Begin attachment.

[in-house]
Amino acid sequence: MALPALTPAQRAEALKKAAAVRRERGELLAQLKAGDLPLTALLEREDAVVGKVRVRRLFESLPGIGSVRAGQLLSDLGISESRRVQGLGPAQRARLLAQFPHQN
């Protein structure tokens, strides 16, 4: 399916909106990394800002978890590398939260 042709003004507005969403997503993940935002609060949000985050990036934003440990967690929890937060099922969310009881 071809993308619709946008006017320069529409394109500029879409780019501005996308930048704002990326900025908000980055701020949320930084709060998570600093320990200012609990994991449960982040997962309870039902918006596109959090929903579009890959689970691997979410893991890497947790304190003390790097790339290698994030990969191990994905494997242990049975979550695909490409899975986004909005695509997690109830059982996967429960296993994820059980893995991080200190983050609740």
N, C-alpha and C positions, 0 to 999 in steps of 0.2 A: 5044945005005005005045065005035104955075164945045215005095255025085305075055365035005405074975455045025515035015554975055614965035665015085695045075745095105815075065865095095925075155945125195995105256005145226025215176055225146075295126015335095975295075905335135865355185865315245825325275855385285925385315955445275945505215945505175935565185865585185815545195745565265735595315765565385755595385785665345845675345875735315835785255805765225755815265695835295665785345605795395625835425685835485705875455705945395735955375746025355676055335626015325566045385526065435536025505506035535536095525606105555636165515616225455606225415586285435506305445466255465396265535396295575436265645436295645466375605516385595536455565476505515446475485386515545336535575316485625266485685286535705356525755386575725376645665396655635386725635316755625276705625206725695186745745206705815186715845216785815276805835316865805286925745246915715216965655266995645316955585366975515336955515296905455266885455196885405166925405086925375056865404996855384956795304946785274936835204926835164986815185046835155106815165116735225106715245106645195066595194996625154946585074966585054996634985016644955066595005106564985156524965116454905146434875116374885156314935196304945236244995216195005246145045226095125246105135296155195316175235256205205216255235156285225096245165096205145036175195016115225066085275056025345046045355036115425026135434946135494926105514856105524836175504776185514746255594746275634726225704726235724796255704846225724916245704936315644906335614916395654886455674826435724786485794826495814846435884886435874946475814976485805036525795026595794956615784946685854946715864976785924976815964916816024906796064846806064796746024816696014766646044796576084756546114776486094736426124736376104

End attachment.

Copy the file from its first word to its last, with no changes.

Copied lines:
[in-house]
Amino acid sequence: MALPALTPAQRAEALKKAAAVRRERGELLAQLKAGDLPLTALLEREDAVVGKVRVRRLFESLPGIGSVRAGQLLSDLGISESRRVQGLGPAQRARLLAQFPHQN
């Protein structure tokens, strides 16, 4: 399916909106990394800002978890590398939260 042709003004507005969403997503993940935002609060949000985050990036934003440990967690929890937060099922969310009881 071809993308619709946008006017320069529409394109500029879409780019501005996308930048704002990326900025908000980055701020949320930084709060998570600093320990200012609990994991449960982040997962309870039902918006596109959090929903579009890959689970691997979410893991890497947790304190003390790097790339290698994030990969191990994905494997242990049975979550695909490409899975986004909005695509997690109830059982996967429960296993994820059980893995991080200190983050609740």
N, C-alpha and C positions, 0 to 999 in steps of 0.2 A: 5044945005005005005045065005035104955075164945045215005095255025085305075055365035005405074975455045025515035015554975055614965035665015085695045075745095105815075065865095095925075155945125195995105256005145226025215176055225146075295126015335095975295075905335135865355185865315245825325275855385285925385315955445275945505215945505175935565185865585185815545195745565265735595315765565385755595385785665345845675345875735315835785255805765225755815265695835295665785345605795395625835425685835485705875455705945395735955375746025355676055335626015325566045385526065435536025505506035535536095525606105555636165515616225455606225415586285435506305445466255465396265535396295575436265645436295645466375605516385595536455565476505515446475485386515545336535575316485625266485685286535705356525755386575725376645665396655635386725635316755625276705625206725695186745745206705815186715845216785815276805835316865805286925745246915715216965655266995645316955585366975515336955515296905455266885455196885405166925405086925375056865404996855384956795304946785274936835204926835164986815185046835155106815165116735225106715245106645195066595194996625154946585074966585054996634985016644955066595005106564985156524965116454905146434875116374885156314935196304945236244995216195005246145045226095125246105135296155195316175235256205205216255235156285225096245165096205145036175195016115225066085275056025345046045355036115425026135434946135494926105514856105524836175504776185514746255594746275634726225704726235724796255704846225724916245704936315644906335614916395654886455674826435724786485794826495814846435884886435874946475814976485805036525795026595794956615784946685854946715864976785924976815964916816024906796064846806064796746024816696014766646044796576084756546114776486094736426124736376104